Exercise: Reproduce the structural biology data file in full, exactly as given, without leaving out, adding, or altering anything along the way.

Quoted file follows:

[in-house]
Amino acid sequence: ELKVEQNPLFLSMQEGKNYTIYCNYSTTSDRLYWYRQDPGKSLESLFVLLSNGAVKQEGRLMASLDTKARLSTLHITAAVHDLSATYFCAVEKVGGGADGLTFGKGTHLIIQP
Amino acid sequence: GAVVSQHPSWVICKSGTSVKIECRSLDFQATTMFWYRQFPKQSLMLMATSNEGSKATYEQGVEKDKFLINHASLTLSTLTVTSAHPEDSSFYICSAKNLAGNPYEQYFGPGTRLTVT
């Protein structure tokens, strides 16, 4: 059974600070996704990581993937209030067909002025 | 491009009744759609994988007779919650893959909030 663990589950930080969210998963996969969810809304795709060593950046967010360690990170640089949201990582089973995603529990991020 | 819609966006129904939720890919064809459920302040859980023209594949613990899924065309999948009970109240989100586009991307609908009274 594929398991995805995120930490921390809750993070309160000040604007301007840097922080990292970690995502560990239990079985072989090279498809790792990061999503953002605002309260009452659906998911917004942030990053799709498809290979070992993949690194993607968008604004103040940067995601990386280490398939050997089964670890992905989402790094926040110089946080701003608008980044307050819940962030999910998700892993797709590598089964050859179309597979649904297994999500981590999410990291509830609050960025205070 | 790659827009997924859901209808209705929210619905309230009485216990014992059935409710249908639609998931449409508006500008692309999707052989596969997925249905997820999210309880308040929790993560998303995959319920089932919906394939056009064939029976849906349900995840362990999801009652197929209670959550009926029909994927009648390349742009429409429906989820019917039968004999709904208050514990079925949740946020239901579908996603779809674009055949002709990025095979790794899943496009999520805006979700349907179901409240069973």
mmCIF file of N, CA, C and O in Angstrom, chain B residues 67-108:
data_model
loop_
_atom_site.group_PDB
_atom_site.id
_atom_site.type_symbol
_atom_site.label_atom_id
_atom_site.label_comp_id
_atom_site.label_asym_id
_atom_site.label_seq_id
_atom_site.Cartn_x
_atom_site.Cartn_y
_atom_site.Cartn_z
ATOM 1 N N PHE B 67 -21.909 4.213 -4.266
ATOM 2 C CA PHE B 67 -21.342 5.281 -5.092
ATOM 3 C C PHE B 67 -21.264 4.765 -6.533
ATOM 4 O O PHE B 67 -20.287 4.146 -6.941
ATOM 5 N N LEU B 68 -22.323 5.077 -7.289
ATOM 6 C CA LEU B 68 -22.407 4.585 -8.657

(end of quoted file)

[in-house]
Amino acid sequence: ELKVEQNPLFLSMQEGKNYTIYCNYSTTSDRLYWYRQDPGKSLESLFVLLSNGAVKQEGRLMASLDTKARLSTLHITAAVHDLSATYFCAVEKVGGGADGLTFGKGTHLIIQP
Amino acid sequence: GAVVSQHPSWVICKSGTSVKIECRSLDFQATTMFWYRQFPKQSLMLMATSNEGSKATYEQGVEKDKFLINHASLTLSTLTVTSAHPEDSSFYICSAKNLAGNPYEQYFGPGTRLTVT
């Protein structure tokens, strides 16, 4: 059974600070996704990581993937209030067909002025 | 491009009744759609994988007779919650893959909030 663990589950930080969210998963996969969810809304795709060593950046967010360690990170640089949201990582089973995603529990991020 | 819609966006129904939720890919064809459920302040859980023209594949613990899924065309999948009970109240989100586009991307609908009274 594929398991995805995120930490921390809750993070309160000040604007301007840097922080990292970690995502560990239990079985072989090279498809790792990061999503953002605002309260009452659906998911917004942030990053799709498809290979070992993949690194993607968008604004103040940067995601990386280490398939050997089964670890992905989402790094926040110089946080701003608008980044307050819940962030999910998700892993797709590598089964050859179309597979649904297994999500981590999410990291509830609050960025205070 | 790659827009997924859901209808209705929210619905309230009485216990014992059935409710249908639609998931449409508006500008692309999707052989596969997925249905997820999210309880308040929790993560998303995959319920089932919906394939056009064939029976849906349900995840362990999801009652197929209670959550009926029909994927009648390349742009429409429906989820019917039968004999709904208050514990079925949740946020239901579908996603779809674009055949002709990025095979790794899943496009999520805006979700349907179901409240069973």
mmCIF file of N, CA, C and O in Angstrom, chain B residues 67-108:
data_model
loop_
_atom_site.group_PDB
_atom_site.id
_atom_site.type_symbol
_atom_site.label_atom_id
_atom_site.label_comp_id
_atom_site.label_asym_id
_atom_site.label_seq_id
_atom_site.Cartn_x
_atom_site.Cartn_y
_atom_site.Cartn_z
ATOM 1 N N PHE B 67 -21.909 4.213 -4.266
ATOM 2 C CA PHE B 67 -21.342 5.281 -5.092
ATOM 3 C C PHE B 67 -21.264 4.765 -6.533
ATOM 4 O O PHE B 67 -20.287 4.146 -6.941
ATOM 5 N N LEU B 68 -22.323 5.077 -7.289
ATOM 6 C CA LEU B 68 -22.407 4.585 -8.657